Vulnerability On Monday, Zimperium Inc, a maker of mobile security solutions, announced that their security researcher Joshua J Drake (@jduck), had discovered a serious vulnerability in the Stagefright library in Android that allows for arbitrary remote code execution, which could be triggered just by sending a MMS message. (Related coverage here, and here.) Stagefright is Android’s library for handling certain types of media files.
When it comes to data breaches, 2014 was a difficult year for the U.S. retail industry. The FBI warned of this a year ago in the wake of the Target and Neiman Marcus data breaches. The increasing concern in both the industry and government was justified, as we saw many high profile attacks. Beginning with Target, there were data breaches at at least 9 prominent national brands, over half of them linked to malware installed on Point of Sale (POS) terminals.
Develop a transition strategy for a successful Windows 10 upgrade, and make this migration your best.
A new Ponemon Institute survey, sponsored by Varonis Systems (press release here) examined corporate internal data protection practices as seen by 1,166 IT practitioners and 1,110 end users in organizations ranging in size from dozens to tens of thousands of employees, in a variety of industries including financial services, public sector, health & pharmaceutical, retail, industrial, and technology and software.
Bruce Schneier has an interesting post about a new free and open Certificate Authority, called Let's Encrypt. Let's Encrypt is designed to let any web server administrator obtain a server certificate that is recognized by the major browsers at no charge and even more important automatically. Part of the Let's Encrypt model is automating the steps that can prove to the CA that the certificate request is coming from an entity that controls both the server and the domain.
Living without browser Java has been easy. The only thing I've used that wanted to use the browser plugin for Java was the download manager on a web site that also had direct SSL links. No biggie.
Paul Ducklin has an interesting piece on HTML 5. Although browsers have been building HTML 5 support into their browsers for a while, it officially became a standard as of October 28th. As the press release from the W3C Consortium states HTML5 brings to the Web video and audio tracks without needing plugins; programmatic access to a resolution-dependent bitmap canvas, which is useful for rendering graphs, game graphics, or other visual images on the fly; native support for scalable vector graphics (SVG) and math (MathML);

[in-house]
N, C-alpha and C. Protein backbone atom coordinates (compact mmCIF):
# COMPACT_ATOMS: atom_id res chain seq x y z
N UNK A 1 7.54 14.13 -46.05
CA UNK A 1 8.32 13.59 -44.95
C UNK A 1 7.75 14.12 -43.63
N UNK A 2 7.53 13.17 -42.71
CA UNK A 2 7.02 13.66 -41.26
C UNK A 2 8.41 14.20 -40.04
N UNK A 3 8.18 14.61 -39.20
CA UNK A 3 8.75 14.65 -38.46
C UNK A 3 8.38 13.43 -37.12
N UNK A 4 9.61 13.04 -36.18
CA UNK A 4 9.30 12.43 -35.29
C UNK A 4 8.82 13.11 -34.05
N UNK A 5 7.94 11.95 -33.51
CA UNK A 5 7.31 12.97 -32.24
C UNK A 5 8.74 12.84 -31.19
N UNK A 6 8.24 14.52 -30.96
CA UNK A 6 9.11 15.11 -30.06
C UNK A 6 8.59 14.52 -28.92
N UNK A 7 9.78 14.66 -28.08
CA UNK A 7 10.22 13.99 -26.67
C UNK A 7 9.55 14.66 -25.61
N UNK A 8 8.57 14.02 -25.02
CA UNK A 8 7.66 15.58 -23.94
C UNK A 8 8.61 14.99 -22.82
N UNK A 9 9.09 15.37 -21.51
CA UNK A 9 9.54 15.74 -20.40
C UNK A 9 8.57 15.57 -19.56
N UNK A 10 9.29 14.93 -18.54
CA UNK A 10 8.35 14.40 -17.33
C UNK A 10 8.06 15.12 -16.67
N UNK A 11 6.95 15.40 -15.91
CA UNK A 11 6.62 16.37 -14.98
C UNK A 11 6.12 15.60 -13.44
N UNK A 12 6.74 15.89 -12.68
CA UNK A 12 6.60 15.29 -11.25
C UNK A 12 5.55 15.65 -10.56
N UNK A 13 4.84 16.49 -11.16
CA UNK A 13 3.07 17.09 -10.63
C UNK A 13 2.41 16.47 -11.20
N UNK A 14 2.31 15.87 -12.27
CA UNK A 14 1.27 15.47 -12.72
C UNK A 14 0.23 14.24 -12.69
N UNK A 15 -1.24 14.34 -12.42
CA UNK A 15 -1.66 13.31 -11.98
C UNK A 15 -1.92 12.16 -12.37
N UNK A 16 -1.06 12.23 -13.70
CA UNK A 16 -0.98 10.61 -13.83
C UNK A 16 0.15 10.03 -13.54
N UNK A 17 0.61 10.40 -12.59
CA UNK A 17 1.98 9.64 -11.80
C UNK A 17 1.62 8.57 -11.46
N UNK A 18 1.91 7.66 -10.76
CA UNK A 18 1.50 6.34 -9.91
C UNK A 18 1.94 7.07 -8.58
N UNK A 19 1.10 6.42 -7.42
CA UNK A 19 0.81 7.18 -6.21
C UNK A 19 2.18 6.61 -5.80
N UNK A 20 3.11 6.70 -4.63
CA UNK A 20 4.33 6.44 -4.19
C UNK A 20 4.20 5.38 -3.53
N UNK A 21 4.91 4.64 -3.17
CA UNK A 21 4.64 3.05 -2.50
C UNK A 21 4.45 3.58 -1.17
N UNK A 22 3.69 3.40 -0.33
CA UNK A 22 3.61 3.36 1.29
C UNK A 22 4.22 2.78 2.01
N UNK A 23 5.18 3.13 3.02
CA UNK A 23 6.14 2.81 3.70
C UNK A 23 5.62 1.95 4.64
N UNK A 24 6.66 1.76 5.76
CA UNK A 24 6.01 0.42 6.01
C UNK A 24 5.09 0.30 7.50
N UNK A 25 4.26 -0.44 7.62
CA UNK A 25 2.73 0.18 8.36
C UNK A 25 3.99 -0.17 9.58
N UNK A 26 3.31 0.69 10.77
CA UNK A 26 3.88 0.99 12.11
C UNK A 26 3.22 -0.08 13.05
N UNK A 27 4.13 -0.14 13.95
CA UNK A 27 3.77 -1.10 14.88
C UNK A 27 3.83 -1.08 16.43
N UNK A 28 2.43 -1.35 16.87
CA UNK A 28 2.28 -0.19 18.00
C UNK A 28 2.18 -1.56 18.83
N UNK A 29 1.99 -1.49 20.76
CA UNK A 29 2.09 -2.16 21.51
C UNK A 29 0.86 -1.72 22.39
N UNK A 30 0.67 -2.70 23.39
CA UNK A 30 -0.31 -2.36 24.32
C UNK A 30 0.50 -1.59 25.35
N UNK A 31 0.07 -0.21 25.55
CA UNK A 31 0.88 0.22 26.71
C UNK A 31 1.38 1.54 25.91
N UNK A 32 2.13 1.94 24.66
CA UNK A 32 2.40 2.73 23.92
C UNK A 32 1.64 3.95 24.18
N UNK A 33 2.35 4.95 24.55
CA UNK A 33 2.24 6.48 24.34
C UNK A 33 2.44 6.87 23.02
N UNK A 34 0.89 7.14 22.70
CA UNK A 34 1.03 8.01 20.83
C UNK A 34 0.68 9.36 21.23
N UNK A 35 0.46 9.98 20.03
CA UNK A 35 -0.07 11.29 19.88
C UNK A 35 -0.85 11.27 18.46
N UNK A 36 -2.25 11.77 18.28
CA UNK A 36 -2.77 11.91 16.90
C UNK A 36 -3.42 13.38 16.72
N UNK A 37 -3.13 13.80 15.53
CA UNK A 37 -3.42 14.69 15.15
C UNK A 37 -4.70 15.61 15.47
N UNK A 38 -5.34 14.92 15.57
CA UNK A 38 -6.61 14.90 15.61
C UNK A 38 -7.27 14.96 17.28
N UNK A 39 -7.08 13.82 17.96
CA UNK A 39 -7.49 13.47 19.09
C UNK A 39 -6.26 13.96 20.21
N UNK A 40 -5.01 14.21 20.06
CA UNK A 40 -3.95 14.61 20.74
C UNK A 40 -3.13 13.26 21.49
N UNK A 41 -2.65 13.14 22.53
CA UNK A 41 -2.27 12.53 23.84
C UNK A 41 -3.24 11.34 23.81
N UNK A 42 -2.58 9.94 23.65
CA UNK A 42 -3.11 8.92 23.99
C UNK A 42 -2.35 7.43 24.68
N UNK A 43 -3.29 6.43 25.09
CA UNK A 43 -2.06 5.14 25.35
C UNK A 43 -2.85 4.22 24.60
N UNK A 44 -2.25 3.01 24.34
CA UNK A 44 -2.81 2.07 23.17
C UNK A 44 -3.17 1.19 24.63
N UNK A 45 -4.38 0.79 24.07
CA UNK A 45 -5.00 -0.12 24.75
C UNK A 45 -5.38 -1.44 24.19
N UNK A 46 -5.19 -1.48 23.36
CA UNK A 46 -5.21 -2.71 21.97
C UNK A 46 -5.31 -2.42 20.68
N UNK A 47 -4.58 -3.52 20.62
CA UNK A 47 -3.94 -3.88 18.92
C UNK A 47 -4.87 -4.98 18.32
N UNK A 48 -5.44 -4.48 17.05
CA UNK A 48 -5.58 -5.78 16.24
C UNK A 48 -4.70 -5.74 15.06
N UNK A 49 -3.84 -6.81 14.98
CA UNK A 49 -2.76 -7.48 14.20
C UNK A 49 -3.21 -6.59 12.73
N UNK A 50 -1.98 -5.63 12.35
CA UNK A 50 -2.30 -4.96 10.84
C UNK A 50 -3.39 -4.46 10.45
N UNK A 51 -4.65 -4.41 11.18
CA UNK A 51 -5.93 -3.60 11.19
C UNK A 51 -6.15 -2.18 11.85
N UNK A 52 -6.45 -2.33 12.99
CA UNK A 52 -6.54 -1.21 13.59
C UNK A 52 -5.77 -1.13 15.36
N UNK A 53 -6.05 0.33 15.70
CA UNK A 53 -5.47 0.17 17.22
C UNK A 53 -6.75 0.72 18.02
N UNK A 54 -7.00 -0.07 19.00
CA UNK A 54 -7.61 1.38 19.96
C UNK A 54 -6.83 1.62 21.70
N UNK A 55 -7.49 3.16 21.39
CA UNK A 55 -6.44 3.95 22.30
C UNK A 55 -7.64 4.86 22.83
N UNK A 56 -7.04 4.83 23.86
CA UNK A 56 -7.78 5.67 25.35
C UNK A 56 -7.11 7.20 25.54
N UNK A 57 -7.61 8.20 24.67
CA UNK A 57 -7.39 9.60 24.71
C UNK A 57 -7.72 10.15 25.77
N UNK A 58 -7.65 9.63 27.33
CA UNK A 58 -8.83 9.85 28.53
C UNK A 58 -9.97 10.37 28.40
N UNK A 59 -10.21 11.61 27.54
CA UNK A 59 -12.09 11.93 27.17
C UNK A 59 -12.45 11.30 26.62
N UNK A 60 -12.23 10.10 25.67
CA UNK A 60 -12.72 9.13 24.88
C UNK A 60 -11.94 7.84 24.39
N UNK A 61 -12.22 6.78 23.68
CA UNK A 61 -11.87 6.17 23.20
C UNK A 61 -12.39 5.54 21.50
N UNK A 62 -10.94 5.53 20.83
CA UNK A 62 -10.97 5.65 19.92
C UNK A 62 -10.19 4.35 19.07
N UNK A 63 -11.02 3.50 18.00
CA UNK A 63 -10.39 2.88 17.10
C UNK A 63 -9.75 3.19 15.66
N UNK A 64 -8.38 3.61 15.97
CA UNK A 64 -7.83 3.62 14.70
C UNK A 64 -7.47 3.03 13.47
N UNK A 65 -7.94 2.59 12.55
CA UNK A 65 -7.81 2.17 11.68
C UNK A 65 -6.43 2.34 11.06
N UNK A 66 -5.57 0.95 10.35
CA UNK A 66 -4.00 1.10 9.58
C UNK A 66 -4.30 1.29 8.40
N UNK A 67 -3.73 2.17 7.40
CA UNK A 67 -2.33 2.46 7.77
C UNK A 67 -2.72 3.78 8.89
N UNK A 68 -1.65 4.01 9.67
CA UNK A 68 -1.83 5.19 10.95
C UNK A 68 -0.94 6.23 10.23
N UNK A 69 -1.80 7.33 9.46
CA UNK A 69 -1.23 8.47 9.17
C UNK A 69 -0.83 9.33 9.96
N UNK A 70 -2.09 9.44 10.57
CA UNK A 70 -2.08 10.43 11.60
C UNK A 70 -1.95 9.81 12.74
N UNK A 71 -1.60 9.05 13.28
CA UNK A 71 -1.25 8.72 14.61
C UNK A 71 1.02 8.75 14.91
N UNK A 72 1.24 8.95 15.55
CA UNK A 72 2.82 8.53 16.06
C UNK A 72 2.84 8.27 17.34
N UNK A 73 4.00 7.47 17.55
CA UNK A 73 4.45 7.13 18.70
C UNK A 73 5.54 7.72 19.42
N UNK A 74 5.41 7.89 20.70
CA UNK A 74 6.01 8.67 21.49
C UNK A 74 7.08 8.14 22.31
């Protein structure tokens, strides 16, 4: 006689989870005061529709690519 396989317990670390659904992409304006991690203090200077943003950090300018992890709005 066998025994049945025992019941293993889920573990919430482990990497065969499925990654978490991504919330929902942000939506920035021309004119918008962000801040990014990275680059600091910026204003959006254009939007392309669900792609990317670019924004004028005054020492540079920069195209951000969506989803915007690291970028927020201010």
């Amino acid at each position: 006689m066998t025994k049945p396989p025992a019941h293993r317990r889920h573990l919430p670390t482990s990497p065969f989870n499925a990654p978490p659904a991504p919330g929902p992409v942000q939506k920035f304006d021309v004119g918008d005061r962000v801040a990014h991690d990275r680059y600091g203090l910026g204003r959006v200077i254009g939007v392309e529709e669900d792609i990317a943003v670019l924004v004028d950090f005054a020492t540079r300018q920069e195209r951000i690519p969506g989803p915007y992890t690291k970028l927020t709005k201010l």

There is a lot of attention on the posting of Dropbox user name and password combinations on Pastebin. The posters claim that the 400 accounts posted are just the first installment of almost 7 million that they hold. Spot checking by security researchers indicate that they are genuine (although a follow dump as not). Dropbox has issued a statement their servers were not hacked:
What is the vulnerability? There was a vulnerability announcement on September 24, 2014 of a bug (CVE-2014-6271) in the Bourne-again shell, bash, that is the default command line interpreter in most Linux and many Unix distributions, including variants that form the basis of many embedded devices and appliances. The bug allows for remote code injection that can cause arbitrary commands to be run on the attacked system. There are several avenues for making this happen, but the single most potent one is by attacking web servers that can run CGI commands.
Malware attacks against Point of Sale (POS) terminals came into the collective consciousness with a big splash with the Target breach late last year, and the recent disclosure of data breaches at 51 UPS franchise stores and a major data breach at major chains owned (or recently owned) by SuperValue including SuperValue, Cub Foods, Albertsons, Acme Markets, Jewel-Osco, Shaw's and Star Markets. Last week the U.S. Secret Service warned that over 1000 US business were affected by Backoff, an up-and-coming piece of POS malware. Backoff's method of operation is not new, but is very well executed. Like other POS malware, it installs a memory scraper onto the terminal to capture credit card track data as well as a keystroke logger, establishes communications with a command and control server, and exfiltrates both payment card and keystroke data. The crime syndicates using Backoff have become highly skilled at compromising systems through remote access software in order to establish a "jump server" from which to find and infect POS terminals.
I'm a big fan of using mobile phones, especially smart phones, as security tokens. If the user locks the phone with a passcode, then it's a pretty good bet that your token is in the right hands. And, unlike little hardware tokens, nobody leaves home without their phone anymore. In addition to applications that might send me a token by SMS, I have three token apps on my smartphone: Symantec VIP which I use for Ebay, PayPal, Symantec MSS, remote login to one of my clients, and some others. Google Authenticator for various Google accounts and for WordPress. Duo Security which I use for my own SSH logins. This was cool until I went into a swimming pool with my iPhone in my bathing suit pocket.